After the Ravens’ 41-17 loss to the Cincinnati Bengals Oct. 24, former Ravens receiver Qadry Ismail compared Bengals star rookie wide receiver Ja’Marr Chase to an old foe.
Ismail, 50, was drafted by the Minnesota Vikings in the second round of the 1993 NFL Draft. From there, Ismail played for the Vikings (1993-1996), Miami Dolphins (1997) and New Orleans Saints (1998) before playing in Baltimore (1999-2001) and winning Super Bowl XXXV.
Ismail was one of the Ravens’ primary receivers during his time in Baltimore. Ismail played in 47 games and started 44 for the Ravens, amassing more than 2,800 receiving yards and 18 receiving touchdowns. After his stint with the Ravens, Ismail played one more season with the Indianapolis Colts (2002) before retiring.
Chase, the No. 5 overall pick in the 2021 NFL Draft, reminds Ismail of former Jacksonville Jaguars wide receiver Jimmy Smith, a frequent nemesis of Baltimore back when the Jaguars and Ravens were in the AFC Central. A prolific receiver in the 1990s and early 2000s, Smith was a five-time Pro Bowler (1997-2001) and racked up more than 12,000 receiving yards and 67 receiving touchdowns.
Smith’s most memorable performance against the Ravens came in Week 2 of the 2000 Super Bowl season. Smith finished with 291 receiving yards and three receiving touchdowns on 15 receptions.
“Jimmy Smith was incredibly fast with just such a powerful lower body,” Ismail said on Glenn Clark Radio Oct. 25 in comparing Smith and Chase.
In Chase’s first game in Charm City, the 6-foot-1, 201-pound receiver had eight receptions on 10 targets for 201 yards, including an 82-yard touchdown in which he broke three tackles en route to the end zone.
Ismail pointed to a few other plays in explaining the difficulties the Ravens had containing Chase.
“[Ravens cornerback Jimmy Smith] was covering him and they tried to go to him on a third-down situation and he undercut the route and it was just a savvy veteran knowing what to do. They come back. Jimmy’s now isolated on Ja’Marr, and Ja’Marr literally, just magnificently, gets out of his break and catches the ball for a first down,” Ismail said. “He did the same thing to a younger, fresher, more talented [cornerback], at least as far as his prime is concerned, in Marlon Humphrey.”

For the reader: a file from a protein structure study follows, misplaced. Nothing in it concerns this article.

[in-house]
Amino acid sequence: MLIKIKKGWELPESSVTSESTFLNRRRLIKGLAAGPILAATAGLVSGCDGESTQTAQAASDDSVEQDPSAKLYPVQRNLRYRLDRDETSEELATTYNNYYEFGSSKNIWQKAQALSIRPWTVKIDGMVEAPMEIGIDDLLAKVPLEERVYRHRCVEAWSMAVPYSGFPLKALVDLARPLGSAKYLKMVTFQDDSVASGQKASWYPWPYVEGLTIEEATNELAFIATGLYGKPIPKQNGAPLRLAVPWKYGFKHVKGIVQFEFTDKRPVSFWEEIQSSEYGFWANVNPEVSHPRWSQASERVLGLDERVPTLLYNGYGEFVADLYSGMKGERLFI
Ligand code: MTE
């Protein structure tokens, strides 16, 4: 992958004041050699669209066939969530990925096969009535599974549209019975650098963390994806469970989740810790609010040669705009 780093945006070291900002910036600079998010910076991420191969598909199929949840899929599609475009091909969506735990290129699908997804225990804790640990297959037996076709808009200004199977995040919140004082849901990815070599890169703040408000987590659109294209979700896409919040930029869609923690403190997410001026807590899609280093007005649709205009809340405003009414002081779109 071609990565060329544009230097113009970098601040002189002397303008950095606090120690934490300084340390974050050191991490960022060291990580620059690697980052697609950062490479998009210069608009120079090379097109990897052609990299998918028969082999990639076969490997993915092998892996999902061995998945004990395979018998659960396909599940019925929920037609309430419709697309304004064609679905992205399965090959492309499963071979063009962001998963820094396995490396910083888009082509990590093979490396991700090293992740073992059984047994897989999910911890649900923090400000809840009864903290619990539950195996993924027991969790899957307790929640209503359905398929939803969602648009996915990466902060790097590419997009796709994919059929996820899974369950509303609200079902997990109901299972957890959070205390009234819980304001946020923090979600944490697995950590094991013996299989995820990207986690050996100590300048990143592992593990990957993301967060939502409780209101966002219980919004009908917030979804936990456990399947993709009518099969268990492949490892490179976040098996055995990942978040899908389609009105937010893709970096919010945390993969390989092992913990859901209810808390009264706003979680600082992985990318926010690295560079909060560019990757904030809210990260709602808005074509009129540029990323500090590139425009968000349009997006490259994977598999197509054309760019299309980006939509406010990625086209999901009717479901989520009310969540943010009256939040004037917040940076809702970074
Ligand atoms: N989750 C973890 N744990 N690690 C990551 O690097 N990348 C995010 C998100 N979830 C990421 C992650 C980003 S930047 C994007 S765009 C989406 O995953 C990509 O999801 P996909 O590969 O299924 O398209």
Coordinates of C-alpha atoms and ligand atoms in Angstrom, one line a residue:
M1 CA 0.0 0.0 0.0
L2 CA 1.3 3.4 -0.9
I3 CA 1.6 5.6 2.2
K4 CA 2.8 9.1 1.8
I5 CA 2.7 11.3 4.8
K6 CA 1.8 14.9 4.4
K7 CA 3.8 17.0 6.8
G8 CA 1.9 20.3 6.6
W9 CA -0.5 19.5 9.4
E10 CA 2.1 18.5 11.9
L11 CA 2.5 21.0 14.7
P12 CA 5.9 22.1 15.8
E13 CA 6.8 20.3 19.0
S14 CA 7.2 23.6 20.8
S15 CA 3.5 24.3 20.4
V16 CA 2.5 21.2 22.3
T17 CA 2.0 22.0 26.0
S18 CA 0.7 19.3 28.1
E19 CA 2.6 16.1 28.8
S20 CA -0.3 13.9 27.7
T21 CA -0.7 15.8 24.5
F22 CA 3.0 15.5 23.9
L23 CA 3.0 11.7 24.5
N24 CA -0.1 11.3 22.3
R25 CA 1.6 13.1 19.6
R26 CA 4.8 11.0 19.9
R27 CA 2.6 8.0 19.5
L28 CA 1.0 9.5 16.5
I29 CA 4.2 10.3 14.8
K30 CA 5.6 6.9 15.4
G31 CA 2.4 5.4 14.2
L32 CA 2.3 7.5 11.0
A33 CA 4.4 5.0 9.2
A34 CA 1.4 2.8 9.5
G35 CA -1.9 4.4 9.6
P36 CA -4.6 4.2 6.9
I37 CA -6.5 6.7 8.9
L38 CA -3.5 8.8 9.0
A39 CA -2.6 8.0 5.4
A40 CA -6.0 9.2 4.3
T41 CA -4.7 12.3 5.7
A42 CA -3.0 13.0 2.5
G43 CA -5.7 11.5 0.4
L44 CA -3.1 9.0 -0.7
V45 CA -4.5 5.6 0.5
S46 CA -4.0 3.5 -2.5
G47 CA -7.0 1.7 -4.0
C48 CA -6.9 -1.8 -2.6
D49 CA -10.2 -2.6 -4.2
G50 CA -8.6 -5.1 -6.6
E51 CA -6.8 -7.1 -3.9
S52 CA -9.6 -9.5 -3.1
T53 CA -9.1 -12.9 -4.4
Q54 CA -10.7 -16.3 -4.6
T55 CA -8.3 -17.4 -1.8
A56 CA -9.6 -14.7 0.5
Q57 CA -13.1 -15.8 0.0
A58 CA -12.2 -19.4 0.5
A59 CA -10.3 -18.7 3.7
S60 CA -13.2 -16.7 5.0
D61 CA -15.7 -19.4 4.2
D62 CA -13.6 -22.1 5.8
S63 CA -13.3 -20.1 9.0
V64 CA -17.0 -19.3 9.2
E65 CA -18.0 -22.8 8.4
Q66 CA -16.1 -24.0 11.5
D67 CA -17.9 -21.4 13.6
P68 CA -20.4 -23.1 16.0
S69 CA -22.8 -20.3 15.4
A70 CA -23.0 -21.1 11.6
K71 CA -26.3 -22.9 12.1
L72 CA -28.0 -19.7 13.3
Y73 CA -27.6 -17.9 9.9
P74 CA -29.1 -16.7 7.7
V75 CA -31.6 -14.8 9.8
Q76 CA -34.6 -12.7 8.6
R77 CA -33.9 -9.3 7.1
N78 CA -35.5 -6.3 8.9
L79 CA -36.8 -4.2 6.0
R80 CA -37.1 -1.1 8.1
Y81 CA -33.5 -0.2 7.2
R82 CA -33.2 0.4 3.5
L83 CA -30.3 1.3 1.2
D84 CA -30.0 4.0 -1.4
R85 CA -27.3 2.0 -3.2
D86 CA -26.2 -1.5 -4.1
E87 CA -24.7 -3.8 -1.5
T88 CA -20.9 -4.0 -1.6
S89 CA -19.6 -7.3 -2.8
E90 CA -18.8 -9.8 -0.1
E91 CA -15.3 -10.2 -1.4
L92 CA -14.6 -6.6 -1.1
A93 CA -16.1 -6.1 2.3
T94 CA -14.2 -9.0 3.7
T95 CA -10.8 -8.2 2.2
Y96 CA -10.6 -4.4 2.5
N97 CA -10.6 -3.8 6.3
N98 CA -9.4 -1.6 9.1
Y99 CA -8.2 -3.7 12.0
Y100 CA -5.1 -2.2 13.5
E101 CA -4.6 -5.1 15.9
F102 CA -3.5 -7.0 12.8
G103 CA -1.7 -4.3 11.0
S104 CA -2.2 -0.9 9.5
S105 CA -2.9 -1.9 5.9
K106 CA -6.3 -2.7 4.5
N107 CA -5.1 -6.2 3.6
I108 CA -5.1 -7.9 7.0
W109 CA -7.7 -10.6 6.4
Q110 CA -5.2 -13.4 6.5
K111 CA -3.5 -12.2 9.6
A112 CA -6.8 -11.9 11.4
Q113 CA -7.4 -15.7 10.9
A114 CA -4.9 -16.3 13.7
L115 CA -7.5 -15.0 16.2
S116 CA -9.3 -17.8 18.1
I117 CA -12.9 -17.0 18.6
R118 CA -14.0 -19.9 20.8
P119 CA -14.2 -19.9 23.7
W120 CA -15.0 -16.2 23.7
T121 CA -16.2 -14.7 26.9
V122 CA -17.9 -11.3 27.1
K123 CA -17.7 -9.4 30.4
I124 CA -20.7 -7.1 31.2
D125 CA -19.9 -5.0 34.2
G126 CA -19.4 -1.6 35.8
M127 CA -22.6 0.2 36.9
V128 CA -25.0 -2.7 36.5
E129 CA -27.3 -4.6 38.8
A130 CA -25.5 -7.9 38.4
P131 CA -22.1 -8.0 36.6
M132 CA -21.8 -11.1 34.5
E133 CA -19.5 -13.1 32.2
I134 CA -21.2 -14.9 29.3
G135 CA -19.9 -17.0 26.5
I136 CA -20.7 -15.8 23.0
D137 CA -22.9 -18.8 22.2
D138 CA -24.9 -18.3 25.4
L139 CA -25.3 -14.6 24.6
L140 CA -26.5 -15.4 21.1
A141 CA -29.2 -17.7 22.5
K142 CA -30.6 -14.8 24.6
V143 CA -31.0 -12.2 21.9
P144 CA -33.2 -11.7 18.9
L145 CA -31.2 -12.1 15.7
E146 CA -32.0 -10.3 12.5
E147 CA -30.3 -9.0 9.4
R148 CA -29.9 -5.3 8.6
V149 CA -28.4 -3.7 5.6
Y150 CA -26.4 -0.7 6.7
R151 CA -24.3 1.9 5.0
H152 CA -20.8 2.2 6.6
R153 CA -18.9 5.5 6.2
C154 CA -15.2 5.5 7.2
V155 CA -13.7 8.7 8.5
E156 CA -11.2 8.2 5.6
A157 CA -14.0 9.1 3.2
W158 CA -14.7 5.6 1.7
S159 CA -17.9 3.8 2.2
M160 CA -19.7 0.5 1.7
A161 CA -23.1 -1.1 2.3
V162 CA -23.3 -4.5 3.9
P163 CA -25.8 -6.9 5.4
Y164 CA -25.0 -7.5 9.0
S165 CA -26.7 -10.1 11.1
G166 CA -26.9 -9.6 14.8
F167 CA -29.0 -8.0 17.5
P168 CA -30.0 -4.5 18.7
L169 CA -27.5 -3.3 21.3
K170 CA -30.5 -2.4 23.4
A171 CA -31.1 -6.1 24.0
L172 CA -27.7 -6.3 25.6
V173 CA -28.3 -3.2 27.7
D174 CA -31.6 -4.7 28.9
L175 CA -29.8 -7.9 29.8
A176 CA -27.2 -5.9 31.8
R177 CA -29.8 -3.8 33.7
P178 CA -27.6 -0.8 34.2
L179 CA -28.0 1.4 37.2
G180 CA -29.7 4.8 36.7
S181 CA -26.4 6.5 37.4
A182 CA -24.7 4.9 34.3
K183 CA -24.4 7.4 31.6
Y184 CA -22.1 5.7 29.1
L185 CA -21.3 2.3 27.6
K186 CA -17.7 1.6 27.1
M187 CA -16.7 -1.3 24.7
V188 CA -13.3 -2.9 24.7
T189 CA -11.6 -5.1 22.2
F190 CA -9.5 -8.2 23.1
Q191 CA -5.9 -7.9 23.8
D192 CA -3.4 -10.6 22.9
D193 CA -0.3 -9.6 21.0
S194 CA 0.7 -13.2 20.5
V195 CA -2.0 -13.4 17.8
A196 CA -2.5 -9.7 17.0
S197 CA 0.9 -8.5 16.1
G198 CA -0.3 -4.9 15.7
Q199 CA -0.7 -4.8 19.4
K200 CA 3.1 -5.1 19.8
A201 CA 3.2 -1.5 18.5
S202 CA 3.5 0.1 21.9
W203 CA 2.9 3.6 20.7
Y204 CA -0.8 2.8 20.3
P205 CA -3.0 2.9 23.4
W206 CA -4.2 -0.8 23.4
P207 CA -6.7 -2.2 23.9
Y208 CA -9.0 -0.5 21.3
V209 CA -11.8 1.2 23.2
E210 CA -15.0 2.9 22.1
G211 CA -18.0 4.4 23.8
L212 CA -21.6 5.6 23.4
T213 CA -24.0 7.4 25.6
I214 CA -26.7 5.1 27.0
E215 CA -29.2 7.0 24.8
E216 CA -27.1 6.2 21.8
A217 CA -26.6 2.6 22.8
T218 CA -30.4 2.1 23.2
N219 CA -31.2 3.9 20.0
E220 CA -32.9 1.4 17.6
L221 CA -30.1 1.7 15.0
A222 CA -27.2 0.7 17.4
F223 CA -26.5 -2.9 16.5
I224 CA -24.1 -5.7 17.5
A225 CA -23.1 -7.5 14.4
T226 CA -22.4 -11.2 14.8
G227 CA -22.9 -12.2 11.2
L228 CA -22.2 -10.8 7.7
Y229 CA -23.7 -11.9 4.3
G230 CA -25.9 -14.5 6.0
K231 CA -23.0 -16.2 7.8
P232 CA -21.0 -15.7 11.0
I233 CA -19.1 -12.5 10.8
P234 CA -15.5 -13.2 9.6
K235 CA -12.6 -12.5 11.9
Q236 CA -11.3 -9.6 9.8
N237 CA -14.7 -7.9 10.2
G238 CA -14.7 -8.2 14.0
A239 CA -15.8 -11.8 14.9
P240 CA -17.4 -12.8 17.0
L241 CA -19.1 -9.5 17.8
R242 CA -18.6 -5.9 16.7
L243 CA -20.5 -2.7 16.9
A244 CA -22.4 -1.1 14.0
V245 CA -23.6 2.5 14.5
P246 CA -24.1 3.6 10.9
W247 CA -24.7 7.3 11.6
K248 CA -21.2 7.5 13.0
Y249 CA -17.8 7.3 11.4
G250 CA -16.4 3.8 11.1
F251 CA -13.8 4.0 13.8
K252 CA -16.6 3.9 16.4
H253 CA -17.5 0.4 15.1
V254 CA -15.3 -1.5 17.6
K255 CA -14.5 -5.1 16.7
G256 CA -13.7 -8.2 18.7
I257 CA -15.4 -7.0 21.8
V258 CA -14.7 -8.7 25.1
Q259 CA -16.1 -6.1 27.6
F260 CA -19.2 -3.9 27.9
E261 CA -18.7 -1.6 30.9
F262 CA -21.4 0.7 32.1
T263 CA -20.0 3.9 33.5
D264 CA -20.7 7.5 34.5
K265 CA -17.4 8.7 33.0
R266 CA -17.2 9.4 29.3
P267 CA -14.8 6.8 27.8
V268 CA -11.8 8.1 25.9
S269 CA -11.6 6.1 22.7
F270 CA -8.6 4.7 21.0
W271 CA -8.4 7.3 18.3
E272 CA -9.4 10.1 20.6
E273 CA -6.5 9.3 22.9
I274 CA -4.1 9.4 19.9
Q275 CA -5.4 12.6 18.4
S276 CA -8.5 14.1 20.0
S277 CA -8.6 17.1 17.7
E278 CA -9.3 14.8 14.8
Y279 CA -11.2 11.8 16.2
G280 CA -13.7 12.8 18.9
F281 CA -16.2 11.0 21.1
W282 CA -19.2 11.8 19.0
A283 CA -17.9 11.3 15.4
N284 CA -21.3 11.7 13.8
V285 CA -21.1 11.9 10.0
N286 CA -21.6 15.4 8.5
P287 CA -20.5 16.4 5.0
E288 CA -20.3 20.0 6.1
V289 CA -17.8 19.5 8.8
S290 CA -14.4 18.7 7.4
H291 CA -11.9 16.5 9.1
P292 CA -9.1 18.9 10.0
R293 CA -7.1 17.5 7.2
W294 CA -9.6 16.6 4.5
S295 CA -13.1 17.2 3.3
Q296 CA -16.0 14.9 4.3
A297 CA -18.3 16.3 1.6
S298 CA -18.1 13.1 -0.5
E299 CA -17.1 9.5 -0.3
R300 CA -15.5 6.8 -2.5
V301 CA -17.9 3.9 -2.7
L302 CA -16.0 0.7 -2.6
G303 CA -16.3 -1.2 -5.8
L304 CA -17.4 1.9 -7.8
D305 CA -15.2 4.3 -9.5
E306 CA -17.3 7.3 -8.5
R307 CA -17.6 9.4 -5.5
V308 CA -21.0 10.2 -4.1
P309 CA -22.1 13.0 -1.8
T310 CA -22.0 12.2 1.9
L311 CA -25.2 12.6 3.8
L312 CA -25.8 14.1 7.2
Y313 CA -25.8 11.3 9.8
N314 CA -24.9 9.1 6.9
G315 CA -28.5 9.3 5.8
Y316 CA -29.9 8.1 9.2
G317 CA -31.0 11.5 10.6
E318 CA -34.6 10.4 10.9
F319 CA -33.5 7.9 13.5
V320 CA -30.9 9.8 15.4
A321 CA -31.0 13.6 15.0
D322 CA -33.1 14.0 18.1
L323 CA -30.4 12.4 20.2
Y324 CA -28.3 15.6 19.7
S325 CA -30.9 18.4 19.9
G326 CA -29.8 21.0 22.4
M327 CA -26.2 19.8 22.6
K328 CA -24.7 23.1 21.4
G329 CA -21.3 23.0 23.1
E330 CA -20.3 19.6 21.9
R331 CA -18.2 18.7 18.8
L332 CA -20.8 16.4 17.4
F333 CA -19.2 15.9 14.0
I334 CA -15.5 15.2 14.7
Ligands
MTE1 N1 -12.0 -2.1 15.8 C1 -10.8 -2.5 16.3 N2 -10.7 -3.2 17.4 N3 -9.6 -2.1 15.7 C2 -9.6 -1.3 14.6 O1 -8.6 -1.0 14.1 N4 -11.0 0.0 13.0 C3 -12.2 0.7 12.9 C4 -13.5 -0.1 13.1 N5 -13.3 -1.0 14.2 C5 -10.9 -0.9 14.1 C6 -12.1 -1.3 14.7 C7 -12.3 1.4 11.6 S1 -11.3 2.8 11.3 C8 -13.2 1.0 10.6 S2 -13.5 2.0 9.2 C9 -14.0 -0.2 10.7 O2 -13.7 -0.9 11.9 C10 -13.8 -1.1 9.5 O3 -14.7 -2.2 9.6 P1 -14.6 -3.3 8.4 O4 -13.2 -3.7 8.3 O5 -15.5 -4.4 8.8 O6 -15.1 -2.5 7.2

From dropping catch after catch during the preseason, Chase is second in the league in receiving yards with 754. The 21-year old will play the Ravens at least one more time this year and will be a part of the Bengals’ offense for years to come.
“Where Ja’Marr Chase kind of scares me is just his explosiveness,” Ismail said. “I get nervous when it comes to trying to keep up with a dynamic receiver like that.”
Even though the Ravens are standing second in the AFC North and are 5-2, Ismail is worried about Baltimore’s defense, specifically pointing out the struggles the defense has had in tackling. In seven games, the Ravens’ defense has given up 2,073 passing yards for an average of 8.2 yards per attempt.
The run game is also suffering, according to Ismail. The Ravens have yet to find answers in the backfield after season-ending injuries to Gus Edwards and J.K. Dobbins. Even though the Ravens have 1,046 rushing yards in seven games, quarterback Lamar Jackson has accounted for nearly half of those yards (480).
“They’re both the elephant in the room,” Ismail said about the Ravens defense and the running back situation. “The Ravens, without Lamar Jackson, would be a team that possibly would have one win.”
Ismail believes that simply relying on Jackson will close the “small window of opportunity” for a Super Bowl run. However, there is a silver lining. Ismail explained that multiple players are “in the mix” in the passing game and are showing flashes of great football when needed.
Ismail also thinks that rookie Rashod Bateman adds a much-needed weapon for the passing game. In his second career start against the Bengals, Bateman had three receptions on six targets for 80 yards.
As the Ravens head into their bye week, one thing is for certain; the season is still young. The Super Bowl window of opportunity that Ismail addressed is not lost as long as the Ravens address their issues on both sides of the ball.
“There’s a ton of football left. Not every team is going to be built to beat your Ravens,” Ismail said. “You’ve got to look at like, ‘All right, who do we [have] next?'”
For more from Ismail, listen to the full interview here:
Photo Credit: Kenya Allen/PressBox